By Frank S. Washington
DETROIT – After a week-long test drive of a 2013 Mazda CX-9, a seven passenger crossover utility, it is easy to understand why this three-rowed vehicle became so popular so quickly.
Launched in 2007, it is the largest Mazda in the lineup. For 2013, the CX-9 was more sophisticated. Its 3.7-liter V6 made 273 horsepower and 270 foot-pounds of torque. Mated to a six-speed automatic transmission with manual shift capability, the CX-9 was smooth and assertive.
On a quick turnaround trip to Chicago, it cruised effortlessly at almost 80 mph. It stayed centered, it crept up to 90 mph with just a nudge on the gas pedal and it still had some oomph at highway speeds when quick passing was required.
About the only thing that was lacking was a change lane signal. That is sorely needed on an excursion down any Interstate. Hitting the turn signal to change lanes and then turning it off once that’s done is irritating, if you’re used to lane change signals.
Still, it was a pleasant four-hour drive. Gas mileage wasn’t great but it wasn’t bad either for a 4,500 lb. utility vehicle. The CX-9 had an EPA rating of 18 mpg in the city and 22 on the highway.
After burning through almost three fourths of the 20.1 gallon capacity fuel tank, a fill-up cost $54.02 for 13.5 gallons of gasoline at $3.99.9 a gallon in Indiana. Petrol was thirty to seventy-cents less there than in Chicago. In other words, if you do a lot of driving keeping gasoline in the CX-9 could cost about 100 bucks per week, or more.
But Mazda’s CX-9 is not alone; escalating gasoline prices put a damper on the sales of most three-row utility vehicles as well as pickup trucks. Nonetheless, with each generation these vehicles get more sophisticated and more fuel efficient and the CX-9 is no exception.
For 2013, Mazda designers fine-tuned the CX-9’s headlights, grille, fog lights and bumper. In the rear, they redesigned the bumper, the taillights and they rounded the dual exhaust pipes.
The vehicle used for our test was the CX-9 Grand Touring All-Wheel-Drive, the top of the line model. It had tilt in reverse side mirrors, back up sensors, a rearview camera and Xenon headlights. It also had a tech optional equipment package that included a premium audio system, satellite radio, a touch-screen navigation system with a three-dimensional map and a moonroof.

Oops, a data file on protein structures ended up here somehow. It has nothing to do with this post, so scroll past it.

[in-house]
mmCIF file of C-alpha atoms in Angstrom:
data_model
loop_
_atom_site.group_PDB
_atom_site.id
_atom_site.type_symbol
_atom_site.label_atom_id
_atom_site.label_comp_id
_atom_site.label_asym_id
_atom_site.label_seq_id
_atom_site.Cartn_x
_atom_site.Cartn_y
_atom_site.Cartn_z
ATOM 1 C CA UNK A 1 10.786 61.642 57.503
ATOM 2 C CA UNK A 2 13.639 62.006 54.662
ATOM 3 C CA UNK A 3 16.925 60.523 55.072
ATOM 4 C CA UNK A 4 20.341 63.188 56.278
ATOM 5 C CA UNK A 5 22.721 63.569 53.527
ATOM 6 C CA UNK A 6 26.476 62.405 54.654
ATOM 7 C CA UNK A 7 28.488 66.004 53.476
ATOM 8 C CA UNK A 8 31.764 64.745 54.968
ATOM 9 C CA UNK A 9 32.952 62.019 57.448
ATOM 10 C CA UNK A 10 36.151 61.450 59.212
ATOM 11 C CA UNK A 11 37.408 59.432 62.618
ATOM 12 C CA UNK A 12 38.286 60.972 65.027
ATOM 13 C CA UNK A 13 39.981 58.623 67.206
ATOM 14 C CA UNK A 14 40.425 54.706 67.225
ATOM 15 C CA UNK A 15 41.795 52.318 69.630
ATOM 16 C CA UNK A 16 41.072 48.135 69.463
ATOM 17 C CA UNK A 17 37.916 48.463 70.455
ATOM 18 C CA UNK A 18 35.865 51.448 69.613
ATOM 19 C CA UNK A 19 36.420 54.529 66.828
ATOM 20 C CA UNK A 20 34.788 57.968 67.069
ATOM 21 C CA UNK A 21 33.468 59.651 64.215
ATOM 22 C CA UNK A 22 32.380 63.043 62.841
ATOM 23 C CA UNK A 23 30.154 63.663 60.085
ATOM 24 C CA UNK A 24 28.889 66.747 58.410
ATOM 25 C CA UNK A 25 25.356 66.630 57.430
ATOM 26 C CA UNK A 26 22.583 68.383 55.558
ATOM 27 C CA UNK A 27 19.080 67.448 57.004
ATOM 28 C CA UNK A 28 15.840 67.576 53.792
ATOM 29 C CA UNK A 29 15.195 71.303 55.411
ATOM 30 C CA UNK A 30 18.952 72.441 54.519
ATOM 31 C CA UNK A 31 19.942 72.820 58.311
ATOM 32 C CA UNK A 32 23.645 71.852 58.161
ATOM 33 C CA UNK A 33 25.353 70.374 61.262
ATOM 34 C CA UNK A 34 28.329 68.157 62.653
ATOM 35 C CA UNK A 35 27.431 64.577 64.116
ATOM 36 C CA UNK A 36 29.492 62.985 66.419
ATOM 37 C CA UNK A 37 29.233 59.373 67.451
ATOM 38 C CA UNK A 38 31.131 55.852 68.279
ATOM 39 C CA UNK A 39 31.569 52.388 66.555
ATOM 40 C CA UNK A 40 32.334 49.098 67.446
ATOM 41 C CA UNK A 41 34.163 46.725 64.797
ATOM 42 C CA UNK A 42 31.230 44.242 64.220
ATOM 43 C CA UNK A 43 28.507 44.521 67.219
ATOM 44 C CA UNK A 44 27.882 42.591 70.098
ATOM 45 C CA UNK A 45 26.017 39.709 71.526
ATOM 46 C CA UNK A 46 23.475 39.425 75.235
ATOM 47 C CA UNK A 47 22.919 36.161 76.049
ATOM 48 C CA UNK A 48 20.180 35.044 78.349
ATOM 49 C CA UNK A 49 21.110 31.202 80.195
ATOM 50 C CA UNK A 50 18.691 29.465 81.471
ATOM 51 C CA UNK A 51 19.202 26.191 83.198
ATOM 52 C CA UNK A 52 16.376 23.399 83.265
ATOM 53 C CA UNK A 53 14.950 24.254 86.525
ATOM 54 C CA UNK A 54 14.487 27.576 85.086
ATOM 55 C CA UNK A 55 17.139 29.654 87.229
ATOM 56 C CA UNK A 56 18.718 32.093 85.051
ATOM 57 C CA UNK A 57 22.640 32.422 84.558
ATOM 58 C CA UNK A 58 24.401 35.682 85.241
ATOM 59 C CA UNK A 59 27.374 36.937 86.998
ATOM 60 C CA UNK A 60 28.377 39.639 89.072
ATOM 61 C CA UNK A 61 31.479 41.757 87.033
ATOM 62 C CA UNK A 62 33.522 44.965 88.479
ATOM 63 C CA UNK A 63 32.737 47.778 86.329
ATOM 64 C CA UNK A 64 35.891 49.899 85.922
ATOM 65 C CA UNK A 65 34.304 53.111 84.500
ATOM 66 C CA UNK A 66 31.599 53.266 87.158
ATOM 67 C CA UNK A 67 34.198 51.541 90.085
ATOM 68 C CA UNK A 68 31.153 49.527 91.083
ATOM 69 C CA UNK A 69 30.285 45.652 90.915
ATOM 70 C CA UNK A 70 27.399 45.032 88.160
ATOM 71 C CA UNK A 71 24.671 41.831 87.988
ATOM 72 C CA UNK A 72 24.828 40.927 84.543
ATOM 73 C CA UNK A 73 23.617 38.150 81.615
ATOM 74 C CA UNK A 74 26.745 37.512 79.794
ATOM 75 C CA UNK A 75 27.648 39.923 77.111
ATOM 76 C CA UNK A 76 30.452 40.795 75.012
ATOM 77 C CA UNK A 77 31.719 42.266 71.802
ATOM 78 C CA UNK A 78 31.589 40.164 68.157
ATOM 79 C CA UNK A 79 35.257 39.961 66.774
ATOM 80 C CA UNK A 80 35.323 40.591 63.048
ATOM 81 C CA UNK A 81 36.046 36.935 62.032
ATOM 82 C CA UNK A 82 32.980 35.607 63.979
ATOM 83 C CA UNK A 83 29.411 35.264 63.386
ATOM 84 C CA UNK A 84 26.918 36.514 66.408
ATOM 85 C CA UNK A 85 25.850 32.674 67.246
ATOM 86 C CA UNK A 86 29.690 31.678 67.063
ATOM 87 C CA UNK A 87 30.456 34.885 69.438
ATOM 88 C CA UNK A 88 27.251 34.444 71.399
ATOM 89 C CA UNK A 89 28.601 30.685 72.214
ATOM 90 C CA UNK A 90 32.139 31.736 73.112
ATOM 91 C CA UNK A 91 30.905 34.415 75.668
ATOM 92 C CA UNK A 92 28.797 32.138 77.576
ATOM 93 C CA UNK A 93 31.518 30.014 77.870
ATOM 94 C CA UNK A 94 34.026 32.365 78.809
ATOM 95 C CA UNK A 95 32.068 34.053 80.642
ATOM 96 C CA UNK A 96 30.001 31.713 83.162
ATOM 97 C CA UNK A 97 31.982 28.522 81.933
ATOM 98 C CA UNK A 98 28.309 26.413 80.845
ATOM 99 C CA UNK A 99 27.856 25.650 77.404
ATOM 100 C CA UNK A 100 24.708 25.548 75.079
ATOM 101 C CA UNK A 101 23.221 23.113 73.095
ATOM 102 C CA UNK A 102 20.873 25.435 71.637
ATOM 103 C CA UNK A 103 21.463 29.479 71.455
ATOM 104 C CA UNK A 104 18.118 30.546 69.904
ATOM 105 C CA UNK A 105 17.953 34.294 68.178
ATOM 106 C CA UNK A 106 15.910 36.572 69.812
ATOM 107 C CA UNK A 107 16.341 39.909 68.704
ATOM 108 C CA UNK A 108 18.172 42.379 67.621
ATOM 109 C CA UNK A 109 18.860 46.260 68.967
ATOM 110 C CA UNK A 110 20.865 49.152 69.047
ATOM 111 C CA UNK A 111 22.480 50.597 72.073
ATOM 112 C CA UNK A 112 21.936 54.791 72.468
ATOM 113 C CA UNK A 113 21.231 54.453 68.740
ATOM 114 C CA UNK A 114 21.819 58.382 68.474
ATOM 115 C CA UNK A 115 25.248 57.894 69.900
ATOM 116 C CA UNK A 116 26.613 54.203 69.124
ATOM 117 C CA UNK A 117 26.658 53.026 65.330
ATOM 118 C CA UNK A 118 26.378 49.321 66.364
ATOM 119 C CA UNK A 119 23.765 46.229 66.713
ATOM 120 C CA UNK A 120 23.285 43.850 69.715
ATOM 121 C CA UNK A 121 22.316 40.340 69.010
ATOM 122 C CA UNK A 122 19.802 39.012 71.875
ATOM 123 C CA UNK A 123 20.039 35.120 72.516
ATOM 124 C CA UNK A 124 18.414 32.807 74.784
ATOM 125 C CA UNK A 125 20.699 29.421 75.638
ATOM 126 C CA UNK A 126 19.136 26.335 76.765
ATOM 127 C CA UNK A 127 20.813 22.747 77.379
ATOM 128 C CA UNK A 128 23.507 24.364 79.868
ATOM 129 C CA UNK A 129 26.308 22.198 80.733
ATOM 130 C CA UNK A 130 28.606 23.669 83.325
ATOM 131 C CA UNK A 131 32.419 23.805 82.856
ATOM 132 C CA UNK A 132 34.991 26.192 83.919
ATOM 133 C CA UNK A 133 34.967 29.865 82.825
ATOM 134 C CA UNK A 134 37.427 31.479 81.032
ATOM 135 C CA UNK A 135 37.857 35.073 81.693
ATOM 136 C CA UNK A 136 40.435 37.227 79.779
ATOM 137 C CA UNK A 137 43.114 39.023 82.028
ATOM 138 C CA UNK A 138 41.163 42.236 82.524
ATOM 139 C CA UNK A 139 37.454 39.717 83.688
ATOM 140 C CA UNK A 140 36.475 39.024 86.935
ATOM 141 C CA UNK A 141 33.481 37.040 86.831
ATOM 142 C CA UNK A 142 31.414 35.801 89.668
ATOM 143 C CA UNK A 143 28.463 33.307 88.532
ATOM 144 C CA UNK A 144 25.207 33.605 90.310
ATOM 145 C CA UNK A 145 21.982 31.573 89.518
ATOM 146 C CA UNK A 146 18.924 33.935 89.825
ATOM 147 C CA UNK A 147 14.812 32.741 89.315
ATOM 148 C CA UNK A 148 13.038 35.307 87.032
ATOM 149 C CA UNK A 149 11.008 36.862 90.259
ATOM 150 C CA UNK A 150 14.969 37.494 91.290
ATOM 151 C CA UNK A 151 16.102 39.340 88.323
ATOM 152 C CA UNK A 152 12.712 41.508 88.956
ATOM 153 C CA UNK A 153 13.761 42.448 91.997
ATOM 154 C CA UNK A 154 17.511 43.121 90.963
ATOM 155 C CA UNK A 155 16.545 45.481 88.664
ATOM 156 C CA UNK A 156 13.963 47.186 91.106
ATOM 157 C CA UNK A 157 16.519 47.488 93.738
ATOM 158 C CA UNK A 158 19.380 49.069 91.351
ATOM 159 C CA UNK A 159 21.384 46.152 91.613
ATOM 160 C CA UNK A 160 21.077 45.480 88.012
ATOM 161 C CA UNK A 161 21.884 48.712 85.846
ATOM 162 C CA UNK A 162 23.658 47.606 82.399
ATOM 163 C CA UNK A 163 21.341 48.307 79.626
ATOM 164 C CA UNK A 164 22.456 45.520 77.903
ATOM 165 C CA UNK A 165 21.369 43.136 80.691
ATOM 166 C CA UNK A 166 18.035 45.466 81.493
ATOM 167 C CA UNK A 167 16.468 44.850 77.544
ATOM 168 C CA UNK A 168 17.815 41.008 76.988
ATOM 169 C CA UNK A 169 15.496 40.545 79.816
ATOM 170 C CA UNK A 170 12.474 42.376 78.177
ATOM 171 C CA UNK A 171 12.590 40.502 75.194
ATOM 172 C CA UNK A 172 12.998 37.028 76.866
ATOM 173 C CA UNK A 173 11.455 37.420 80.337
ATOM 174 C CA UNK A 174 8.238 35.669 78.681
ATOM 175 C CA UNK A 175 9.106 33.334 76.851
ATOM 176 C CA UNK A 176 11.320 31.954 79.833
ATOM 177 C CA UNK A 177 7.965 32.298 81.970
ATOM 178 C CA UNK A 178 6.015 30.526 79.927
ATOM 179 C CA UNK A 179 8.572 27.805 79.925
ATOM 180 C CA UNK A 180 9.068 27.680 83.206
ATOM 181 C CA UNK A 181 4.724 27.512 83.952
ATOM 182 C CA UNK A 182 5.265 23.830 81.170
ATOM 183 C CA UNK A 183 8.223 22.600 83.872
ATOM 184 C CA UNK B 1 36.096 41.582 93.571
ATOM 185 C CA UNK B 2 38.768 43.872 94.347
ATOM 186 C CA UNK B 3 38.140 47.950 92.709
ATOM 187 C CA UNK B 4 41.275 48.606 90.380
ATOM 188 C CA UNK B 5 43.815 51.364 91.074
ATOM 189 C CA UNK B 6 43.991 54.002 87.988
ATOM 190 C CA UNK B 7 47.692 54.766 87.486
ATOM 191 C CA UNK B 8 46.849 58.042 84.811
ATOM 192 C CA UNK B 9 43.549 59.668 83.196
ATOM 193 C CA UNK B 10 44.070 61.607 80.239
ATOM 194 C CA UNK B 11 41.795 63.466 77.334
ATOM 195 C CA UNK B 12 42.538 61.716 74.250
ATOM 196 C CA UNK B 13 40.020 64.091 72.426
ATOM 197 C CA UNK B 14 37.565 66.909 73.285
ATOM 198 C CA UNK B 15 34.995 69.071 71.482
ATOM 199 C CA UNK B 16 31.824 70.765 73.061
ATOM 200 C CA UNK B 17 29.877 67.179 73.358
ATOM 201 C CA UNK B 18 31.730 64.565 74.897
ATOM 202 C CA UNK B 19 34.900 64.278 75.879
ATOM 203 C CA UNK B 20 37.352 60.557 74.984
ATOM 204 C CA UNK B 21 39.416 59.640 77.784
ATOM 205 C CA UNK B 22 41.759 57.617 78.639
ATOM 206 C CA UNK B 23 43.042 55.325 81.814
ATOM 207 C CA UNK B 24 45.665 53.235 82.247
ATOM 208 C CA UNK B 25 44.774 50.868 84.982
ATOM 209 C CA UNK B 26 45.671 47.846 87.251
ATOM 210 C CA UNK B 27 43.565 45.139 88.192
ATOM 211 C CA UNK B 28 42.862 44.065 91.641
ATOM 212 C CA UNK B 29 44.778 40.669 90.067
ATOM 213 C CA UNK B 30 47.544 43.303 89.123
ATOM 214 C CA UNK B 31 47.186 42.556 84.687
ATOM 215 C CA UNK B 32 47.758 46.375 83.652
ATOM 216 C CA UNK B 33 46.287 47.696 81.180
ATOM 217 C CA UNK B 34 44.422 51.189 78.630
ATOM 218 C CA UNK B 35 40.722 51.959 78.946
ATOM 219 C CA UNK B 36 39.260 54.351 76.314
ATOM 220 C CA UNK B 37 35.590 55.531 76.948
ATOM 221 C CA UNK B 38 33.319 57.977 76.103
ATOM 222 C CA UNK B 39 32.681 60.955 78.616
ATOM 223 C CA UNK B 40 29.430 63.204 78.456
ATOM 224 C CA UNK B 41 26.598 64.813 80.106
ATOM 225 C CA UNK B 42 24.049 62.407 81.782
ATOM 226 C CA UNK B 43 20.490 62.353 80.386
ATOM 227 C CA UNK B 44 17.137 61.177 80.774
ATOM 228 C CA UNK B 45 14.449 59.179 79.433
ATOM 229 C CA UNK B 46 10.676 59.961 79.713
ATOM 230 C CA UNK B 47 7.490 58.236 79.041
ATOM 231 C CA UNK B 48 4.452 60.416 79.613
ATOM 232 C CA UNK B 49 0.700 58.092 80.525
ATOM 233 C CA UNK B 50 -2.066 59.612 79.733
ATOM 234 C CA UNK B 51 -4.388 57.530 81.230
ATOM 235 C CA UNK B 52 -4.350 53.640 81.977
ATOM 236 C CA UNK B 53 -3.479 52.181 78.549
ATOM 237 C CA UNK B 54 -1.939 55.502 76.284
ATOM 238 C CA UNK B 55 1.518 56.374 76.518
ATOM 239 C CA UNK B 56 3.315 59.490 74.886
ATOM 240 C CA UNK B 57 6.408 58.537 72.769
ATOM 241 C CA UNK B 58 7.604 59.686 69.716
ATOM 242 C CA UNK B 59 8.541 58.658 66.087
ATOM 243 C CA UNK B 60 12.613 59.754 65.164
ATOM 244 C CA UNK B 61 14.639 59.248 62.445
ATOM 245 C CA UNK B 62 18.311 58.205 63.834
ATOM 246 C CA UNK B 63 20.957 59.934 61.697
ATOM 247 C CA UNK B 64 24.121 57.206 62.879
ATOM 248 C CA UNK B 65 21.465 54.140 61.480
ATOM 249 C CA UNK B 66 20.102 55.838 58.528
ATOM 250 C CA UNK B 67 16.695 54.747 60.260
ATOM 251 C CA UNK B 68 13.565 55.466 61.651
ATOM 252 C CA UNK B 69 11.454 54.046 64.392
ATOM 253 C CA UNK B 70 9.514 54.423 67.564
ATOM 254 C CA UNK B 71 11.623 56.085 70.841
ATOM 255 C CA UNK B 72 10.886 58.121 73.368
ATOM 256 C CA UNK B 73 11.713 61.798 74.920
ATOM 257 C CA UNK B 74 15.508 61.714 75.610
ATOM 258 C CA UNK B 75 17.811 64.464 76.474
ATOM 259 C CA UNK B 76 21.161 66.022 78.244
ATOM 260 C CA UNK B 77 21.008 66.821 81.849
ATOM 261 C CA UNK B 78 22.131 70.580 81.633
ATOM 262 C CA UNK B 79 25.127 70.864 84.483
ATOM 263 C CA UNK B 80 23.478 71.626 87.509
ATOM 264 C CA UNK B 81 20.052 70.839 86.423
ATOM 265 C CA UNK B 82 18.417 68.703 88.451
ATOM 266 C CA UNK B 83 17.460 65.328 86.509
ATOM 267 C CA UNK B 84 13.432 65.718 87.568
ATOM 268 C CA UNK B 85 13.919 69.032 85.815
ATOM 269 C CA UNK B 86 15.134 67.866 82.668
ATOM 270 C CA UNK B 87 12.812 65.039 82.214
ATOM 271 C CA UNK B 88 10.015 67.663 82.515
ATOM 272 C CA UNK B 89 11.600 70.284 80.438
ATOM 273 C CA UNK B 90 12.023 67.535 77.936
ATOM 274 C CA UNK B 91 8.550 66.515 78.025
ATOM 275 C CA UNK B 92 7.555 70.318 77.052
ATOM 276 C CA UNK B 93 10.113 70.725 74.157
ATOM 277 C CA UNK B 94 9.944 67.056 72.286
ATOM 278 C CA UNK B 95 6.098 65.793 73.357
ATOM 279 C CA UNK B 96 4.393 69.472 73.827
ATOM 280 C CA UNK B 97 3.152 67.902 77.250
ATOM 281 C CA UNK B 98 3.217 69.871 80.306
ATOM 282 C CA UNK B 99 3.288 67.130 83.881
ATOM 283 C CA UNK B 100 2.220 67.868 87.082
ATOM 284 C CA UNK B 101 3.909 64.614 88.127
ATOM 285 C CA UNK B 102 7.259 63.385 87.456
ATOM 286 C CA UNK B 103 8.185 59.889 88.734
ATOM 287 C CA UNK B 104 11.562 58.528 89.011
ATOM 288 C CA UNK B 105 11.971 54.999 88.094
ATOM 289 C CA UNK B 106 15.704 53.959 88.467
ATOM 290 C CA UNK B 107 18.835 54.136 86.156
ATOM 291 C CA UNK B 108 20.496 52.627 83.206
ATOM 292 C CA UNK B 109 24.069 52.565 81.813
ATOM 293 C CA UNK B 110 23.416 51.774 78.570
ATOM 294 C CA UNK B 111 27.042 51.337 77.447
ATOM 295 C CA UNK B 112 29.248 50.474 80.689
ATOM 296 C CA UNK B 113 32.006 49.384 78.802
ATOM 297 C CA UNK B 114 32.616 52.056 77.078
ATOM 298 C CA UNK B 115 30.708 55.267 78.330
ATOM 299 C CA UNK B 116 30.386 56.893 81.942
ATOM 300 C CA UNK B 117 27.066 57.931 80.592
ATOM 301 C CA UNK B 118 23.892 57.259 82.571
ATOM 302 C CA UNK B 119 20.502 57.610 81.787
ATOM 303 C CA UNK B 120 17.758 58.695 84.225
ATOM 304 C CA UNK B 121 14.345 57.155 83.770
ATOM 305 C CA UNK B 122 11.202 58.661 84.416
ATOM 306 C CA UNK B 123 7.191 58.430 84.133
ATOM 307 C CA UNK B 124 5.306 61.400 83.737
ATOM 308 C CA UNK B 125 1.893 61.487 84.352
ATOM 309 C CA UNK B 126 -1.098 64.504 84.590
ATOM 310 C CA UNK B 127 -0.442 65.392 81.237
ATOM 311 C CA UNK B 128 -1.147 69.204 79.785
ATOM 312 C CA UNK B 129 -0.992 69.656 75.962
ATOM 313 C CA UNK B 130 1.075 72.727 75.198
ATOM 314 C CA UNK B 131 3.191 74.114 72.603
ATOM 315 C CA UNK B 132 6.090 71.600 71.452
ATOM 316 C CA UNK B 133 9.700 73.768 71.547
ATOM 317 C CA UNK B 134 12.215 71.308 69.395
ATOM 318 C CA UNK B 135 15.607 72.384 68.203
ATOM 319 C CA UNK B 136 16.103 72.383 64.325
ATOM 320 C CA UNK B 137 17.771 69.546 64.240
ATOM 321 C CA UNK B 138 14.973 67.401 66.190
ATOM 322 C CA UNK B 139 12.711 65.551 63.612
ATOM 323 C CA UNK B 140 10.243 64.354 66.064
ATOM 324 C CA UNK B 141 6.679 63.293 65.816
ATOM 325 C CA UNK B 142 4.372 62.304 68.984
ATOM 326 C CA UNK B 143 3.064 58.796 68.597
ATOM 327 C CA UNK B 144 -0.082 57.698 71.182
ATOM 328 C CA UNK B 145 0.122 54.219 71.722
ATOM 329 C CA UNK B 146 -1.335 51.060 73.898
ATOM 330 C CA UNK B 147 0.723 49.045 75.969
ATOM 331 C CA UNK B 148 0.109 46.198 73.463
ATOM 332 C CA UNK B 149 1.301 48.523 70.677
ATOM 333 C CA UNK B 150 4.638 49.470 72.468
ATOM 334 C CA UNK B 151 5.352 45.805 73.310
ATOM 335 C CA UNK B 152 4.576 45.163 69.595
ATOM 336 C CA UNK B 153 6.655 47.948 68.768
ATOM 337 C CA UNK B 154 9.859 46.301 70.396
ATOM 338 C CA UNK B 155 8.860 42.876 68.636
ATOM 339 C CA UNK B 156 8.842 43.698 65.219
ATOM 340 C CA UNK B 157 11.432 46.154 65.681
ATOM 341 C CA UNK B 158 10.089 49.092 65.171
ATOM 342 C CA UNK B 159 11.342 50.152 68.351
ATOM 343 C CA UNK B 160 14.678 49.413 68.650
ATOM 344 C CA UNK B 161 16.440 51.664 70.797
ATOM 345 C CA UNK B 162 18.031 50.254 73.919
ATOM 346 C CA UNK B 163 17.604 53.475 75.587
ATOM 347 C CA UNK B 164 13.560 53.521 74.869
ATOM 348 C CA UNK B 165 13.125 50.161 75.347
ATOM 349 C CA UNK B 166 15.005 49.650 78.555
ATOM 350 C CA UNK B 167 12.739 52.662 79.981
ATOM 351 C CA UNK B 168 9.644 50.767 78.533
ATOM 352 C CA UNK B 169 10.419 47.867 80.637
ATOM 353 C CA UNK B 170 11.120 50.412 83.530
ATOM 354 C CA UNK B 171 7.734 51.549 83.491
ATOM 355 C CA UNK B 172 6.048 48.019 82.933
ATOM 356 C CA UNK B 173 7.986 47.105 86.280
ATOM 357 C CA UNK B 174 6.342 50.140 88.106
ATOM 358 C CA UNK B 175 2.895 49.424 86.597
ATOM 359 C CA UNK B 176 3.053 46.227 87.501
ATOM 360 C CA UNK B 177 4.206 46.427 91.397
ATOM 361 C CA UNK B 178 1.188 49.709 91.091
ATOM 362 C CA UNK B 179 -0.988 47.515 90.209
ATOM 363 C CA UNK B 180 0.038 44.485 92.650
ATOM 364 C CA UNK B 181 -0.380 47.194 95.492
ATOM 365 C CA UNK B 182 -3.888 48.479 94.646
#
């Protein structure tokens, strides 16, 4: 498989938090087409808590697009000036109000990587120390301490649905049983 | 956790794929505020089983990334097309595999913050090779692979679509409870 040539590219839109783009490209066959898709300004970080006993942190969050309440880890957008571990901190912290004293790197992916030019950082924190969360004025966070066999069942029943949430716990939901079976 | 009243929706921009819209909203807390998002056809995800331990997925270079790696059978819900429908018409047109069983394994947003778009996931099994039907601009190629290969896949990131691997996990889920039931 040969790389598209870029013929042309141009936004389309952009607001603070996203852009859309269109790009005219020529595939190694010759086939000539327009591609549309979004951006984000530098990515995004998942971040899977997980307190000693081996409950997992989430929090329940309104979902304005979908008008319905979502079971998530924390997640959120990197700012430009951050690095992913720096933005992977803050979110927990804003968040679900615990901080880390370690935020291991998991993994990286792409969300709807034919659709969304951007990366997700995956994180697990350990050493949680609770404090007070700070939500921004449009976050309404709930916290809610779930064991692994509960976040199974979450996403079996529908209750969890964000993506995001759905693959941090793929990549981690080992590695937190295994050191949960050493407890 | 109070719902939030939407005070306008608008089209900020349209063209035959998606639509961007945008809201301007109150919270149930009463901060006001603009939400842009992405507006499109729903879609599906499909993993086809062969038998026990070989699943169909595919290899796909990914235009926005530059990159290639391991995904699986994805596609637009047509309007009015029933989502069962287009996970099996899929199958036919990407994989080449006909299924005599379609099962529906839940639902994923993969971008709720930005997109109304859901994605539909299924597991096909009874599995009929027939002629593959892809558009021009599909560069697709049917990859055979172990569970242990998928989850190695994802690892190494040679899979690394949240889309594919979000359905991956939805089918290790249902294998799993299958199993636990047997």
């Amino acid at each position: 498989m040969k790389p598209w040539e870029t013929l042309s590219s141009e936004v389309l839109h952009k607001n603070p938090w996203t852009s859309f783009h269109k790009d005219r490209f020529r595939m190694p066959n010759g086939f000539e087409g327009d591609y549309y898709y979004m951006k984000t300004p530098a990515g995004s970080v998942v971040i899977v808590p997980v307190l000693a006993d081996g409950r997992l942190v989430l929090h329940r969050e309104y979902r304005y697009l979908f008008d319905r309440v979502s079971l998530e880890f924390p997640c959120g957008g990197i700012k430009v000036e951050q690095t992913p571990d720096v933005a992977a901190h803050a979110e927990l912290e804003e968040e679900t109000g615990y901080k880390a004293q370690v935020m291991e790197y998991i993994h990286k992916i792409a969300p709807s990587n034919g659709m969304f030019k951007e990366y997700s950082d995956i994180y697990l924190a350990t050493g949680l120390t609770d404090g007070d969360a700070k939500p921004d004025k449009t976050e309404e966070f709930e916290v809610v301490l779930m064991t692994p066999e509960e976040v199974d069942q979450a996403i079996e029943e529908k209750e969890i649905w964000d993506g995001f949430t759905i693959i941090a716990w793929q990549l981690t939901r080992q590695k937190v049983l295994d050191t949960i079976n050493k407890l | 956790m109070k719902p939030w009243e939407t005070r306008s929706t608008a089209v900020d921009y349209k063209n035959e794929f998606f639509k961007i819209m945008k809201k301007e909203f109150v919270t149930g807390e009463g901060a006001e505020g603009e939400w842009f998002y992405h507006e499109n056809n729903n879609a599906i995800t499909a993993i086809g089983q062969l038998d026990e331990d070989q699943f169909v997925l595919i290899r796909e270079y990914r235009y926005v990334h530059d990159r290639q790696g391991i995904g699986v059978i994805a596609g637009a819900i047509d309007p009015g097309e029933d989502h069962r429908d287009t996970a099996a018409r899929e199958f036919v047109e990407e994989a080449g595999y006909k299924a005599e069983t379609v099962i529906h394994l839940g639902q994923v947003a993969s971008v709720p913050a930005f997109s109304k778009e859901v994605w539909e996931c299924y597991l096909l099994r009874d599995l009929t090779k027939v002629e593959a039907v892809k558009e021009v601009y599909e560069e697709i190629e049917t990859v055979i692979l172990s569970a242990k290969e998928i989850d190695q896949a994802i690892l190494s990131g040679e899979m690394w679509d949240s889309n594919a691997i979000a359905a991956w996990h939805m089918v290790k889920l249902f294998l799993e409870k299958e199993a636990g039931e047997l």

It was easy to forget that the CX-9 was a utility vehicle. It was quiet, the MacPherson strut front suspension combined with the multi-link rear suspension made for a car-like ride, steering was feathery and there was not a lot of body sway.
However, it was a three-row utility vehicle and it is easy to get into trouble with quick lane changes. You can look right over the hood of a car when checking to see if anyone is alongside you before changing lanes. The CX-9’s blind spot alert system was used a lot and it was very much appreciated.
Like all three-rowed utility vehicles, getting in the third row was not a snap. But there was plenty of head and hip room. And legroom depended on where the second row passengers adjusted their 40-60 split seats.
The only other quibble was the Bluetooth system. It would not connect to Pandora on a smartphone that had been connected. That should have been intuitive but it wasn’t. But it did connect to the phone’s music box with no problem.
Mazda’s CX-9 is a viable entry in the seven-passenger utility vehicle segment. The base price of the test vehicle was $36,375; options and freight charges brought the total to $39,605.
Frank S. Washington is editor of AboutThatCar.com.